Does the Combination of Platelet-rich Plasma and Supervised Exercise Yield Better Pain Relief and Enhanced Function in Knee Osteoarthritis? A Randomized Controlled Trial


Clinical Orthopaedics and Related Research, vol.482, no.6, pp.1051-1061, 2024 (SCI-Expanded) identifier identifier

  • Publication Type: Article / Article
  • Volume: 482 Issue: 6
  • Publication Date: 2024
  • Doi Number: 10.1097/corr.0000000000002993
  • Journal Name: Clinical Orthopaedics and Related Research
  • Journal Indexes: Science Citation Index Expanded (SCI-EXPANDED), Scopus, Academic Search Premier, CINAHL, EMBASE
  • Page Numbers: pp.1051-1061
  • Istanbul University Affiliated: Yes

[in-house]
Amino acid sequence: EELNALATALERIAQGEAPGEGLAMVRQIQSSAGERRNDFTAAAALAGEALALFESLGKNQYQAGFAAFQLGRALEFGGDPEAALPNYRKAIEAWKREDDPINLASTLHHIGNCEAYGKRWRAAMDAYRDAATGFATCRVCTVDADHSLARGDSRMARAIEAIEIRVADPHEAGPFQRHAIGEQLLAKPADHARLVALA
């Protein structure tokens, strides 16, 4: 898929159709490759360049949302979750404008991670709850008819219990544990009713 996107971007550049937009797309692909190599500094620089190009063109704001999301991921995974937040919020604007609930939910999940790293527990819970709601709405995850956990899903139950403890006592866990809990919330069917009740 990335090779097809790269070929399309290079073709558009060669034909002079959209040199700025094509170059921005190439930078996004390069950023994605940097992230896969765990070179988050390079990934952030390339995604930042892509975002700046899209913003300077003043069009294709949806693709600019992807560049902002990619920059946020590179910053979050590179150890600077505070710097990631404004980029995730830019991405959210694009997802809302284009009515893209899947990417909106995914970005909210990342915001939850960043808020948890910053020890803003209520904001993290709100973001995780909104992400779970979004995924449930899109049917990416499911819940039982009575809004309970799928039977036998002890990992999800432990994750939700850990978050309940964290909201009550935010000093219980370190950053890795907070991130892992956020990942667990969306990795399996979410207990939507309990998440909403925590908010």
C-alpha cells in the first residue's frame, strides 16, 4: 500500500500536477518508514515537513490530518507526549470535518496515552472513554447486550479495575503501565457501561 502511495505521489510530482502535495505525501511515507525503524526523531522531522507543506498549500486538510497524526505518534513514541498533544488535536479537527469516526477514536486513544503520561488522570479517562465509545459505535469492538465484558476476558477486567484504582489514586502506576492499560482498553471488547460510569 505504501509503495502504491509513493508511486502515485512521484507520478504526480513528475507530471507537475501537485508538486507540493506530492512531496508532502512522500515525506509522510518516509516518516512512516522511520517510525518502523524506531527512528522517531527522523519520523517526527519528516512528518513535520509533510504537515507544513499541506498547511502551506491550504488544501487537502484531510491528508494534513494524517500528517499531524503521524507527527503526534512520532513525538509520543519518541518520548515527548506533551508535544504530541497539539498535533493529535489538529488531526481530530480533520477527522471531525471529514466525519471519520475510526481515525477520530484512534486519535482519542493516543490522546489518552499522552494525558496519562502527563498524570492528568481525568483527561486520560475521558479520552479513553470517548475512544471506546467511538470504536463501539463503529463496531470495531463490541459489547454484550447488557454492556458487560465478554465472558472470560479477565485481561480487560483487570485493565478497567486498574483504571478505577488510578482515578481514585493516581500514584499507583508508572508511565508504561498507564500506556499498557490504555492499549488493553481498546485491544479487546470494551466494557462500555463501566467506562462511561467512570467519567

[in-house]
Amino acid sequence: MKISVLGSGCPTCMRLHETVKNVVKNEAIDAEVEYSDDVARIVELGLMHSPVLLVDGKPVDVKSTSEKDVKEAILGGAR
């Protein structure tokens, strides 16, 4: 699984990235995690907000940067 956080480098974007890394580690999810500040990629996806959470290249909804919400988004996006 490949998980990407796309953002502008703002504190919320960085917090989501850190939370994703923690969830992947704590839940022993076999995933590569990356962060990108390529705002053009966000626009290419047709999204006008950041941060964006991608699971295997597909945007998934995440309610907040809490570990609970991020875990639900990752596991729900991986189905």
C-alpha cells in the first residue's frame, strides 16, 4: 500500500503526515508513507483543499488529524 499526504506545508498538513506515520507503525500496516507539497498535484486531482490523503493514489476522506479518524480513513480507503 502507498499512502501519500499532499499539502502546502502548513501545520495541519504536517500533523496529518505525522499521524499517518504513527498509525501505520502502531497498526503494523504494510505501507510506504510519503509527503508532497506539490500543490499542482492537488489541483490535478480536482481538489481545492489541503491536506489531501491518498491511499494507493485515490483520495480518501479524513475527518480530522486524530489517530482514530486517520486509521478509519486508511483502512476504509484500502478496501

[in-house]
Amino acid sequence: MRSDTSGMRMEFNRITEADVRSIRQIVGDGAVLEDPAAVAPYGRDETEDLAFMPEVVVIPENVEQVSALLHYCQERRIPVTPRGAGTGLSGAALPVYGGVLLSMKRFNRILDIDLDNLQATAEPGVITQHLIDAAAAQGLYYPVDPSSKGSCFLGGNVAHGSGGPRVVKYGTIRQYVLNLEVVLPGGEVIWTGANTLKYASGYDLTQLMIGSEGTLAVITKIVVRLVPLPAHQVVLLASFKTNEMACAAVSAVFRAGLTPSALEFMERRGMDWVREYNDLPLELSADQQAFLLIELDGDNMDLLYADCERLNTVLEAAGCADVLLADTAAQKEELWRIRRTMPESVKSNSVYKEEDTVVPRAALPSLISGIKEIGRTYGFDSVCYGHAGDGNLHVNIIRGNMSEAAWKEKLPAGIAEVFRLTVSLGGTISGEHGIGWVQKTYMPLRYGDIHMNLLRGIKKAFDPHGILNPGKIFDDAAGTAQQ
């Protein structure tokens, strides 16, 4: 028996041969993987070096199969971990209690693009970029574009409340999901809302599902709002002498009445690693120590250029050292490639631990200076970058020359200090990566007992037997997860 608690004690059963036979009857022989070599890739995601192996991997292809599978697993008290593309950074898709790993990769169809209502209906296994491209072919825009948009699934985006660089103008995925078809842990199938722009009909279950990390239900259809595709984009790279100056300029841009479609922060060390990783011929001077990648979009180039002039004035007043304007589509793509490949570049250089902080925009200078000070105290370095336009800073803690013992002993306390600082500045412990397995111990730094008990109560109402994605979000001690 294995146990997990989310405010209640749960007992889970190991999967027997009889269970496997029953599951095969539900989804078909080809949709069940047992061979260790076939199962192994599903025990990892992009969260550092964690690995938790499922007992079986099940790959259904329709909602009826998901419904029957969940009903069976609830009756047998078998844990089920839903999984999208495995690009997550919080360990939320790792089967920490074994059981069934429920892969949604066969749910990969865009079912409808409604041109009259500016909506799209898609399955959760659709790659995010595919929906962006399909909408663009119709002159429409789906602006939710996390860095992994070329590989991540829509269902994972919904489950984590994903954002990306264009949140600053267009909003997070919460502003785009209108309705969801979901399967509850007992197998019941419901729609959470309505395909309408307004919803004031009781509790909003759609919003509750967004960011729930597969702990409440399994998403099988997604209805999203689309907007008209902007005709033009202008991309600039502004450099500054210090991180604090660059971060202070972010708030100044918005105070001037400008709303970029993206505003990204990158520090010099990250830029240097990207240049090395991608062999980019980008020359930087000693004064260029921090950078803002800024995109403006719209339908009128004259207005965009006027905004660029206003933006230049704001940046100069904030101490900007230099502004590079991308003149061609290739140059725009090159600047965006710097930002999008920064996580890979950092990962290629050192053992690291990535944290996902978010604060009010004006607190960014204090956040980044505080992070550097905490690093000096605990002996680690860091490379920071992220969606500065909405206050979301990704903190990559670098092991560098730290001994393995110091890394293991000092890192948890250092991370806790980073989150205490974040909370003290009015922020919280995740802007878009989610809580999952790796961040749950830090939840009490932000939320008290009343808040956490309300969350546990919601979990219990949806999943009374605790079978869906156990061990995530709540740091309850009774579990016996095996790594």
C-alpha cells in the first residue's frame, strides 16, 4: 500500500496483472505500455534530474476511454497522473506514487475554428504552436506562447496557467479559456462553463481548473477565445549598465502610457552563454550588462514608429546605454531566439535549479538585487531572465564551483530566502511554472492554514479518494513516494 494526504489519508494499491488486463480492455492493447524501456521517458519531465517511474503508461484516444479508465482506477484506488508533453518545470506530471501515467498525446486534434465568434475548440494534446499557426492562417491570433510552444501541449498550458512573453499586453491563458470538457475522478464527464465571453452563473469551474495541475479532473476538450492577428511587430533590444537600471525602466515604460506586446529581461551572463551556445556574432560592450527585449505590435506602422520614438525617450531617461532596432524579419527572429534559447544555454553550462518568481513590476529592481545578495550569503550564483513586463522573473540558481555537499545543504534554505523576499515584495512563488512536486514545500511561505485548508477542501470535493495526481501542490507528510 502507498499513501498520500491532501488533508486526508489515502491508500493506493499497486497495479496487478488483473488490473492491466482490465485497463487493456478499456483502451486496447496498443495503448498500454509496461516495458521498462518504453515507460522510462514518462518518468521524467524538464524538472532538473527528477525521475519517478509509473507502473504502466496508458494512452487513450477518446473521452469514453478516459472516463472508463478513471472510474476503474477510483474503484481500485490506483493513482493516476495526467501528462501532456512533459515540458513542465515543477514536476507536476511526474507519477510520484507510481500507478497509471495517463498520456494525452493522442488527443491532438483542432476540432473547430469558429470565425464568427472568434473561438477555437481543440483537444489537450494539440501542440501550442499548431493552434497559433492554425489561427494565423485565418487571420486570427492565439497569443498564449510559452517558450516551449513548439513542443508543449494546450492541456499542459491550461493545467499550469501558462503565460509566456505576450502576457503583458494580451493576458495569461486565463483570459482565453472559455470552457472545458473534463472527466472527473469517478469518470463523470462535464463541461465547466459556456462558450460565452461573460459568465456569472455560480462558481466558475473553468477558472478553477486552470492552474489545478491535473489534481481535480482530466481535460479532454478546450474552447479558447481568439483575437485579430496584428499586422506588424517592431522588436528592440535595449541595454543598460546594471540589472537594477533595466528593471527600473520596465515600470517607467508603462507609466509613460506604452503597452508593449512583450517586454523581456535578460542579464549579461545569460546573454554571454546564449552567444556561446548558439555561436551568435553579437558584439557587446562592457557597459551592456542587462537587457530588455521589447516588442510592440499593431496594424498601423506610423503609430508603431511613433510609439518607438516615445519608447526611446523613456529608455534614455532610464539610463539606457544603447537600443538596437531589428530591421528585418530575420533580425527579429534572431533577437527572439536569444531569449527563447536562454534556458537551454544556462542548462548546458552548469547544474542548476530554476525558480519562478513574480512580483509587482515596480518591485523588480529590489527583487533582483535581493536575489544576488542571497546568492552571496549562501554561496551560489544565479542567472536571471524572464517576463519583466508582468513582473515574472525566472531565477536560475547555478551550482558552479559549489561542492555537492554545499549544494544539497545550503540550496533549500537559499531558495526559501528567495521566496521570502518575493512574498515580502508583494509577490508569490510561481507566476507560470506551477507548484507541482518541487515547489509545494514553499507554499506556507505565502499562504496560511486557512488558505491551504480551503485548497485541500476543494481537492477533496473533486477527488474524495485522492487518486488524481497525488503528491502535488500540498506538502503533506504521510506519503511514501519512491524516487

BackgroundKnee osteoarthritis is a leading cause of disability with substantial healthcare costs, and efficient nonsurgical treatment methods are still needed. Platelet-rich plasma (PRP) injections and exercise therapy are used frequently in clinical practice. Whether PRP or PRP combined with exercise is more effective than exercise alone is unclear.Questions/purposes(1) Which treatment relieves knee osteoarthritis pain better: PRP alone, exercise, or PRP combined with exercise? (2) Does PRP alone, exercise, or PRP combined with exercise yield better results in terms of the WOMAC score, performance on the 40-m fast-paced walk test and stair climbing test, and the SF-12 health-related quality of life score?MethodsIn this randomized, controlled, three-arm clinical trial, we recruited patients with mild-to-moderate (Kellgren-Lawrence Grade II or III) knee osteoarthritis with a minimum of 3 points on the 11-point numeric rating scale for pain. During the study period, 157 patients with a diagnosis of knee osteoarthritis were screened and 84 eligible volunteers were enrolled in the study. Patients were randomly allocated (1:1:1) into either the exercise group (28), PRP group (28), or PRP + exercise group (28). Follow-up proportions were similar between the groups (exercise: 89% [25], PRP: 86% [24], PRP + exercise: 89% [25]; p = 0.79). All patients were analyzed in an intention-to-treat manner. There were no between-group differences in age, gender, arthritis severity, and baseline clinical scores (pain, WOMAC, functional performance tests, and health-related quality of life). The exercise group underwent a 6-week structured program consisting of 12 supervised individual sessions focused on strengthening and functional exercises. Meanwhile, the PRP group received three weekly injections of fresh, leukocyte-poor PRP. The PRP + exercise group received a combined treatment with both interventions. The primary outcome was knee pain over 24 weeks, measured on an 11-point numeric rating scale for pain (ranging from 0 to 10, where 0 represents no pain and 10 represents the worst pain, with a minimum clinically important difference [MCID] of 2). The secondary outcome measures included the WOMAC index (ranging from 0 to 100, with lower scores indicating a lower level of disability and an MCID of 12), the durations of the 40-meter fast-paced walk test and stair climbing test, and the SF-12 health-related quality of life score. For the a priori sample size calculation, we used the numeric rating scale score for pain at 24 weeks as the primary outcome variable. The MCID for the numeric rating scale was deemed to be 2 points, with an estimated standard deviation of 2.4. Based on sample size calculations, a sample of 24 patients per group would provide 80% power to detect an effect of this size between the groups at the significance level of p = 0.05.ResultsWe found no clinically important differences in improvements in pain - defined as ≥ 2 points of 10 - at 24 weeks when comparing exercise alone to PRP alone to PRP + exercise (1.9 ± 0.7 versus 3.8 ± 1.8 versus 1.4 ± 0.6; mean difference between PRP + exercise group and exercise group -0.5 [95% confidence interval -1.2 to 0.4]; p = 0.69). Likewise, we found no differences in WOMAC scores at 24 weeks of follow-up when comparing exercise alone to PRP alone to PRP + exercise (10 ± 9 versus 26 ± 20 versus 7 ± 6; mean difference between PRP + exercise group and exercise group -3 [95% CI -12 to -5]; p = 0.97). There were no differences in any of the other secondary outcome metrics among the PRP + exercise and exercise groups.ConclusionPRP did not improve pain at 24 weeks of follow-up in patients with mild-to-moderate knee osteoarthritis compared with exercise alone. Moreover, exercise alone was clinically superior to PRP alone, considering function and the physical component of health-related quality of life. Despite the additional costs and endeavors related to PRP products, the combination of PRP and exercise did not differ from exercise alone. The results of this randomized controlled trial do not support the use of PRP injections in the treatment of patients diagnosed with mild-to-moderate knee osteoarthritis. Consequently, exercise alone is the recommended treatment for reducing pain and enhancing function throughout this timeframe.Level of EvidenceLevel I, therapeutic study.